The coating solution for the lower nonmagnetic layer and the coating solution for the upper magnetic layer were subjected to simultaneous multi-layer coating. Specifically, the coating solution for the lower nonmagnetic layer was coated on a 7-μm thick polyethylene terephthalate support having a center-line average surface roughness of 0.01 μm to a dry thickness of 2 μm, and the coating solution for the upper magnetic layer was immediately coated thereon to a dry thickness of 0.5 μm. While the two layers were wet, the material was oriented under a cobalt magnet having a magnetic force of 3,000 G and a solenoid having a magnetic force of 1,500 G. After being dried, the material was then treated through a 7-stage calender made of only metal rolls at a temperature of 90 C. The material was then slit into 8-mm wide strips to prepare a 8-mm video tape of Example 1-1.

Further, specimens of Examples 1-2 to 1-12 and Comparative Examples 1-1 to 1-3 were prepared in the same manner as in Example 1-1 except that the factors set forth in Tables 1-1 to 1-2 were altered. The properties of these specimens were similarly evaluated. The results are set forth in Tables 1-1 to 1-2.

Center-line average surface roughness (Ra) was measured at cutoff value of 0.25 mm by means of a three-dimensional surface roughness meter (manufactured by Kosaka Kenkyusho).

Electro-magnetic characteristics

1. 7 MHz output: Using a 8-mm video deck (FUJIX8 manufactured by Fuji Photo Film Co., Ltd.), a 7 MHz signal was recorded on the specimen. The recorded 7 MHz signal was then reproduced from the specimen. The output was measured by an oscilloscope. The control was SAG P6-120 (8-mm tape manufactured by Fuji Photo Film Co., Ltd.).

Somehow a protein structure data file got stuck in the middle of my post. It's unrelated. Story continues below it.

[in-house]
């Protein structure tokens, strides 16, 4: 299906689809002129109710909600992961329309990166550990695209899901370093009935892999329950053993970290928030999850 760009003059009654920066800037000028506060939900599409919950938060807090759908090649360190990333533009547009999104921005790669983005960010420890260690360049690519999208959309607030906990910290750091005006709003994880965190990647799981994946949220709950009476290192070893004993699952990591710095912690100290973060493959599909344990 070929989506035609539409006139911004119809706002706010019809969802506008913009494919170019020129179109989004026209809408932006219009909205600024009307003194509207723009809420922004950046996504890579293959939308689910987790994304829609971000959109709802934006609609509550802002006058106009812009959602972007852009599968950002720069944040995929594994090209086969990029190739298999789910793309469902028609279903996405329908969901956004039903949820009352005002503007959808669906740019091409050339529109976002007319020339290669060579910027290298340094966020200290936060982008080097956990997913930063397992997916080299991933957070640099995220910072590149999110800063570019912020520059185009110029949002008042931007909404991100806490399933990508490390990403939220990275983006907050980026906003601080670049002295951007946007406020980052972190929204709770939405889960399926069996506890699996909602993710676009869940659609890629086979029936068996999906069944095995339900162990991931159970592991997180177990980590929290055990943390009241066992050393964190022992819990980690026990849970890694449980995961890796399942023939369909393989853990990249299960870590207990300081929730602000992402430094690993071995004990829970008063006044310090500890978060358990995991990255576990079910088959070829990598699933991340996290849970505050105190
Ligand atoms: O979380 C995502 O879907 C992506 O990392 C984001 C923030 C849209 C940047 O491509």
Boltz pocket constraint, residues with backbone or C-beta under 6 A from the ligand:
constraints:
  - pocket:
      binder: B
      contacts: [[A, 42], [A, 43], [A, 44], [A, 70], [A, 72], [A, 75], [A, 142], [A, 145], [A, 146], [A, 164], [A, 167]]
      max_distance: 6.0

2. C/N: Using a 8-mm video deck (FUJIX8 manufactured by Fuji Photo Film Co., Ltd.), a 7 MHz signal was recorded on the specimen. When the recorded 7 MHz signal was reproduced from the specimen, noise generated at 6 MHz was measured by a spectrum analyzer. The ratio of the noise to the reproduced signal was determined.

                                  TABLE 1-1__________________________________________________________________________       Examples       1-1 1-2 1-3 1-4 1-5 1-6 1-7__________________________________________________________________________Lower layer treatedInorganic powder       TiO2           TiO2               TiO2                   TiO2                       TiO2                           TiO2                               TiO2       Rutile           Rutile               Rutile                   Rutile                       Rutile                           Rutile                               RutileAl2 O3 (wt %)       10  0   0   5   5   0   5SiO2 (wt %)       0   5   0   3   0   1   3ZrO2 (wt %)       0   0   5   0   1   1   0.5Main component (wt %)       90  90  91  90  88  91  85Proportion of Al2 O3       1.000           0.000               0.000                   0.625                       0.833                           0.000                               0.588Thickness of       2.5 2.5 2.5 2.5 2.5 2.5 2.5lower layer (μm)Upper layerThickness of       0.5 0.5 0.5 0.5 0.5 0.5 0.5magnetic layer (μm)θ (μm)       0.09           0.10               0.08                   0.06                       0.05                           0.11                               0.15Coating method       Simultaneous multi-layer coating methodSurface     3.5 3.3 4.1 3.5 3.2 3.7 3.3roughness (nm)Electro-magneticcharacteristics7 MHz output (dB)       6.5 6.6 5.5 6.6 6.7 6.3 6.4C/N         6.1 6   5.9 6   5.9 6.1 6.1__________________________________________________________________________